History of the World, Part I is a 1981 comedy film written, produced, and directed by Mel Brooks. Brooks also stars in the film, playing five roles: Moses, Comicus the stand-up philosopher, Tomás de Torquemada, King Louis XVI, and Jacques, le garçon de pisse. The large ensemble cast also features Sid Caesar, Shecky Greene, Gregory Hines (in his film debut), Charlie Callas; and Brooks regulars Dom DeLuise, Madeline Kahn, Harvey Korman, Cloris Leachman, Andreas Voutsinas and Spike Milligan.
Demetrius and the Gladiators is a 1954 sword-and-sandal drama film and a sequel to The Robe. The picture was made by 20th Century Fox, directed by Delmer Daves and produced by Frank Ross. The screenplay was written by Philip Dunne based on characters created by Lloyd C. Douglas in The Robe.
L'inchiesta (AKA: The Inquiry) is a 2006 historical drama film set in AD 35 in the Roman Empire. The story follows a fictional Roman general named Titus Valerius Taurus, a veteran of campaigns in Germania, who is sent to Judaea by the emperor Tiberius to investigate the possibility of the divinity of the recently crucified Jesus. Although sceptical early on, Taurus is eventually convinced by a Christian girl he meets there named Tabitha, and chooses to abandon the army and remain there with her.
Quo Vadis is a 2001 Polish film directed by Jerzy Kawalerowicz based on the book of the same title by Henryk Sienkiewicz. It was Poland's submission to the 74th Academy Awards for the Academy Award for Best Foreign Language Film, but was not nominated.
Quo Vadis? is a 1985 international television miniseries made by Radiotelevisione Italiana, Antenne 2, Polyphon Film-und Fernsehgesellschaft, Channel 4 Television, TVE and Televisione Svizzera Italiana (TSI). It was directed by Franco Rossi and produced by Elio Scardamaglia and Francesco Scardamaglia. The script was by Ennio De Concini based on the novel Quo Vadis by Henryk Sienkiewicz.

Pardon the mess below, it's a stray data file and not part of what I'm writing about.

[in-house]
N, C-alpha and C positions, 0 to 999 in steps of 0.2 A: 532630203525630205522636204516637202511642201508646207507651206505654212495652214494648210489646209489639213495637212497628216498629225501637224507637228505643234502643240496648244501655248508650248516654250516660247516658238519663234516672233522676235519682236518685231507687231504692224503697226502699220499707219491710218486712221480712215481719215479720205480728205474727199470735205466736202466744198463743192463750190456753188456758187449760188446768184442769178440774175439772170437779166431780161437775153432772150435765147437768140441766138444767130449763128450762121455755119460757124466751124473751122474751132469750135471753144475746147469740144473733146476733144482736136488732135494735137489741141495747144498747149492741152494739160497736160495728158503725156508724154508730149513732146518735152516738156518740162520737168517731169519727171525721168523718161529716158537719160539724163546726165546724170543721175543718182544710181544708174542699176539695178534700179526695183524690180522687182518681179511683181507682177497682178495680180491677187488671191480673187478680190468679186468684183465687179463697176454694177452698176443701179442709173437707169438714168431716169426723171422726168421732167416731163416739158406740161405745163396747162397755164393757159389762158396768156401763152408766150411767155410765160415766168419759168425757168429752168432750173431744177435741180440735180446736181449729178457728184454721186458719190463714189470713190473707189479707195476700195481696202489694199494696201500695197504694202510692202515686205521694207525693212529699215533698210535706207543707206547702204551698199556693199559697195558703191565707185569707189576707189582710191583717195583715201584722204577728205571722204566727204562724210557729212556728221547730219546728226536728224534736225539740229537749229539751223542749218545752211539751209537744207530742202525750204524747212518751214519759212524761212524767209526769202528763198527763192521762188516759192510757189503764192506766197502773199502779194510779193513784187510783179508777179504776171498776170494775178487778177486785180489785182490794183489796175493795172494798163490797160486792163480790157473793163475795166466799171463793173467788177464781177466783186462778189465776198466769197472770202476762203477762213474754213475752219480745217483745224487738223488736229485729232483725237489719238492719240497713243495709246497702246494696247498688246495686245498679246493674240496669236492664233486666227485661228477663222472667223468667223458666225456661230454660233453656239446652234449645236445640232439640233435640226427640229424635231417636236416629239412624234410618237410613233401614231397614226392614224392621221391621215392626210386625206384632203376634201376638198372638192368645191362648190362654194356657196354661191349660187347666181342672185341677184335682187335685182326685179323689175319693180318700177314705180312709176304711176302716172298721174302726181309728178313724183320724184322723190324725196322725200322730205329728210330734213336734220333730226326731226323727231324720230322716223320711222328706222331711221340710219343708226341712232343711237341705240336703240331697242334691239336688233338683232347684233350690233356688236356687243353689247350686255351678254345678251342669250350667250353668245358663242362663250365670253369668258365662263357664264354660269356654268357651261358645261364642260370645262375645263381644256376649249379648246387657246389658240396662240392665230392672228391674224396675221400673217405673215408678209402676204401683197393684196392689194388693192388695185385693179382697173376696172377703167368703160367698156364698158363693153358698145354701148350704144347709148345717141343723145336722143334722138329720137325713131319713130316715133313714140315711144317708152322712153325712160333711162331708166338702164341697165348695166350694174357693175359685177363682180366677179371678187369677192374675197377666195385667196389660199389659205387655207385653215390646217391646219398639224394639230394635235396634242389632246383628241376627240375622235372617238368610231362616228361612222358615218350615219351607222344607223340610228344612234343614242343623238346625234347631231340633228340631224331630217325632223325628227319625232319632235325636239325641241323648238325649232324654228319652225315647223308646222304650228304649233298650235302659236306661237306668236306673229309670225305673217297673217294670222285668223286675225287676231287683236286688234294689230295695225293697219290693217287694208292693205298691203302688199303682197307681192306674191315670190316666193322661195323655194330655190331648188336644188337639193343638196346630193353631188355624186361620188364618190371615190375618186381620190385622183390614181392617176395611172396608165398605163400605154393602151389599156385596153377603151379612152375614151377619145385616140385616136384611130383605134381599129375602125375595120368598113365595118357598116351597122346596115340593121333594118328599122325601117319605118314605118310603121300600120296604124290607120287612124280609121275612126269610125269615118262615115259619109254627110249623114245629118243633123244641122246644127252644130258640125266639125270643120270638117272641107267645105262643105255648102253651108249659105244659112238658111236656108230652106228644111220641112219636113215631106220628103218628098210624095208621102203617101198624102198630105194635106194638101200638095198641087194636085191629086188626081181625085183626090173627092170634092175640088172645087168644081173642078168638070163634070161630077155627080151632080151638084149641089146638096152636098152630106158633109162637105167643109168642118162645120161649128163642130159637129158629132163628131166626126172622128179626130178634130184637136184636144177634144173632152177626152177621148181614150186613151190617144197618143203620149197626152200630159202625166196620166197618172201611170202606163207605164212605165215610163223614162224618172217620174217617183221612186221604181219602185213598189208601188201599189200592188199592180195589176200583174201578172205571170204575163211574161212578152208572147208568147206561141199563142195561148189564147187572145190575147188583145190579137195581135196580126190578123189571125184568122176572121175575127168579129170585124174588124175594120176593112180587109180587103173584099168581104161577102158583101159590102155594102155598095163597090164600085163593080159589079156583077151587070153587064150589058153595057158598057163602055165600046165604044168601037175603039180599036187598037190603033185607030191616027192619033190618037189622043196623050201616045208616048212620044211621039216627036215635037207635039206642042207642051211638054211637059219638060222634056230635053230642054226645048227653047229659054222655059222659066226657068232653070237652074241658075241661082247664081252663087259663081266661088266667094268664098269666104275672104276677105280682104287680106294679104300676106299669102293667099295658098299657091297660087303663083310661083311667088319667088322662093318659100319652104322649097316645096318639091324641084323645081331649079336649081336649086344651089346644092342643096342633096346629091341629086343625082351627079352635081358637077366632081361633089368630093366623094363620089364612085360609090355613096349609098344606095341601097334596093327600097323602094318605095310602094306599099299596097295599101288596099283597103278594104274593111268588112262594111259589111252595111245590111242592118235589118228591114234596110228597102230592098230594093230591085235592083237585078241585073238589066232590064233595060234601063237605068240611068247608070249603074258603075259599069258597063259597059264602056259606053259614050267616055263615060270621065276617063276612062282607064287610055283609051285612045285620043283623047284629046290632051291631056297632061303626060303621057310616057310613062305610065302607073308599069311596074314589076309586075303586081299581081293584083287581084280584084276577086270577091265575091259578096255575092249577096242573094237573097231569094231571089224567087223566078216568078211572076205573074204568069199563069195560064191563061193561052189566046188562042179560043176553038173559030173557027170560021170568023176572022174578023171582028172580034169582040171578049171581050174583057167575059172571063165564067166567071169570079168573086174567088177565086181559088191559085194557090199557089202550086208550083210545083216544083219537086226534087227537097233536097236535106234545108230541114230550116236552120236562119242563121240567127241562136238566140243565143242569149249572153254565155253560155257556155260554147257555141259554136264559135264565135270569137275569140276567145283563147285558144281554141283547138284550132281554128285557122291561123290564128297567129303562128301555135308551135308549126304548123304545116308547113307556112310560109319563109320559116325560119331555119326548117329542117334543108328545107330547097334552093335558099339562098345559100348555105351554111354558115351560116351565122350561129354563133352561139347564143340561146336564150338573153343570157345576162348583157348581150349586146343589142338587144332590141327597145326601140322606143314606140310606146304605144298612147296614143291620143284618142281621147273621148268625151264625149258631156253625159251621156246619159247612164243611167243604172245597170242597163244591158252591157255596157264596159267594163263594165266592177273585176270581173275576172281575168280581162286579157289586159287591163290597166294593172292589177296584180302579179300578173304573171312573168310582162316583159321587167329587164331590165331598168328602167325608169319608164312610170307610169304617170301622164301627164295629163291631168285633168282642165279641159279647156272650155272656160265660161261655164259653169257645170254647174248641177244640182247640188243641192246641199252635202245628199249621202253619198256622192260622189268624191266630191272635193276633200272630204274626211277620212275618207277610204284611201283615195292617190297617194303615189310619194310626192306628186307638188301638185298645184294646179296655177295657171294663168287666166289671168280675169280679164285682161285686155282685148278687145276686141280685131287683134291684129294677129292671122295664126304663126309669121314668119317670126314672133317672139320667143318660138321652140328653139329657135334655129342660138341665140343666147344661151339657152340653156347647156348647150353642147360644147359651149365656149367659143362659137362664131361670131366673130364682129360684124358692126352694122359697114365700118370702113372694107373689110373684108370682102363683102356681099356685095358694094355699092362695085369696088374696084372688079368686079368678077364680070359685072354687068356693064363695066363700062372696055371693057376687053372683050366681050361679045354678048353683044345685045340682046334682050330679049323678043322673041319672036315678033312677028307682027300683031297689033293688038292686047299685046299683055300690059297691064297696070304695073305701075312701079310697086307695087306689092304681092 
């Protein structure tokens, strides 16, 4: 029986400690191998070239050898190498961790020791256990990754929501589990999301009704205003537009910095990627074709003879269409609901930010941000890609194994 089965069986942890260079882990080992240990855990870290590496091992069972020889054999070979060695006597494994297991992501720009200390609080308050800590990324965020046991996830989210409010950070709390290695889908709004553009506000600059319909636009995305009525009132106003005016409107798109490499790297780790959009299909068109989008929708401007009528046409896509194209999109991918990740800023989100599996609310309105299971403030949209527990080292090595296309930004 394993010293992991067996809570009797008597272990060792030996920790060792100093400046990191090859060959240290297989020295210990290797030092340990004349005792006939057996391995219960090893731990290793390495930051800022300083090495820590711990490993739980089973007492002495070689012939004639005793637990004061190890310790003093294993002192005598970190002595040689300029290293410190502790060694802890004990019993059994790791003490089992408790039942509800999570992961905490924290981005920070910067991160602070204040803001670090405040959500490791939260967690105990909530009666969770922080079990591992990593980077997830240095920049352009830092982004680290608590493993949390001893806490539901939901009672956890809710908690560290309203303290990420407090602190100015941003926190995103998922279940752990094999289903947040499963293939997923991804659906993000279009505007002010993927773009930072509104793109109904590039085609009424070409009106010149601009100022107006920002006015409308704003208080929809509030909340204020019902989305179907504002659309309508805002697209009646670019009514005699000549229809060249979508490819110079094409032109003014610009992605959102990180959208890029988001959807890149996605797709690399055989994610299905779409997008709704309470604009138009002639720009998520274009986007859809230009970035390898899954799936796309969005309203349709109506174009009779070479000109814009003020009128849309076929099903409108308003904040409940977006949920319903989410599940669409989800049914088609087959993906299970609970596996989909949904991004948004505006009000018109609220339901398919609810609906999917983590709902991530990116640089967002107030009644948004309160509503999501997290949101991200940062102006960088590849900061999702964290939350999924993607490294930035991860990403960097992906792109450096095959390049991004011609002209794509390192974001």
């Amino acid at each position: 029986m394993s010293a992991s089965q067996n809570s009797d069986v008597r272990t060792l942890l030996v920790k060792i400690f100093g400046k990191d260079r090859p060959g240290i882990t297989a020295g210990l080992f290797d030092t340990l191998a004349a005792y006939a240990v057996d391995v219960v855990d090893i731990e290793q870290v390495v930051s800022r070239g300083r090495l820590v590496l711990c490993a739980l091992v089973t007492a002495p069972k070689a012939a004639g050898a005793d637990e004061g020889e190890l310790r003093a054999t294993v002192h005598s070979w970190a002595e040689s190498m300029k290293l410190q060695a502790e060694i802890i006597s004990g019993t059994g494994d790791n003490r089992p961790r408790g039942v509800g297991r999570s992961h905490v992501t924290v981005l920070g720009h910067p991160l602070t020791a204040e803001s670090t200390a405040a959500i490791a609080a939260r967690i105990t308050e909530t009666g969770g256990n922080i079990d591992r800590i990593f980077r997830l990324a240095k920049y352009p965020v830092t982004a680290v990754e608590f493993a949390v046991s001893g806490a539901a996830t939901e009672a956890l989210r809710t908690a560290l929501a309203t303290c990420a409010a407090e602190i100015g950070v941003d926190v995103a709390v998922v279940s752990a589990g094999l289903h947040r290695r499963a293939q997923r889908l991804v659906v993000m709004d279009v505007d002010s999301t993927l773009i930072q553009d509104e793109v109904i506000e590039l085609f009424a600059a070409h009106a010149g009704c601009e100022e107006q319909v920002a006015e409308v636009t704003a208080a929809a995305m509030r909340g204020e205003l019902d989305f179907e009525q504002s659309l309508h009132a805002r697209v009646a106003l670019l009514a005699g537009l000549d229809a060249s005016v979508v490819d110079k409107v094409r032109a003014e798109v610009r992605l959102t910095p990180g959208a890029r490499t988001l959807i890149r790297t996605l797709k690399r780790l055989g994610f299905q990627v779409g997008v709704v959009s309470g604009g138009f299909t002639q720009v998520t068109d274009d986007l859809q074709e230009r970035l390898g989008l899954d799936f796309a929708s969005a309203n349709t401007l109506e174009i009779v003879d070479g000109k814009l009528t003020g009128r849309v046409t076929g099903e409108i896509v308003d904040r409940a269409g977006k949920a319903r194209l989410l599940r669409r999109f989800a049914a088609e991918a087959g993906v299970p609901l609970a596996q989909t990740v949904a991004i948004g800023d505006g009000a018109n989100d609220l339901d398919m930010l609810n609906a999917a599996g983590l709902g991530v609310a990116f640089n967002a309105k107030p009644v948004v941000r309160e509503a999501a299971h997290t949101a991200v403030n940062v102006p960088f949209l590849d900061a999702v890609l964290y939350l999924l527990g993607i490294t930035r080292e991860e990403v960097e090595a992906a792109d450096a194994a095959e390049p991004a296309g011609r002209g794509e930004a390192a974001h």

Il tiranno di Siracusa (English Translation: Damon and Pythias) is a 1962 Italian / American film directed by Curtis Bernhardt. The film is based on the Greek legend of Damon and Pythias, and set during the reign of Dionysius I of Syracuse (432-367 BC).
Imperium: Nero is an Italian-British-Spanish Christian apologetic TV movie, part of the Imperium series; it was made film available on DVD as of November 2005 in the U.S.A. and Canada. Produced by EOS Entertainment and Lux Vide for RAI and Telecinco.
Nel Segno di Roma (AKA: Sheba and the Gladiator) is a 1959 historical drama film loosely pertaining to the Palmyrene Empire and its re-annexation back into the Roman Empire. Notable only for its superlative performance by the wonderful Swedish actress and model Anita Ekberg and her numerous costume changes throughout its duration.
The Cleopatras was a 1983 BBC Television eight part historical drama serial. Written by Philip Mackie. Set in ancient Egypt during the latter part of the Ptolemaic Dynasty of with an emphasis on the Cleopatras. Intended to be the I, Claudius of the 1980s, The Cleopatras met with a decidedly mixed critical reaction. It was regarded and portrayed as a gaudy farce.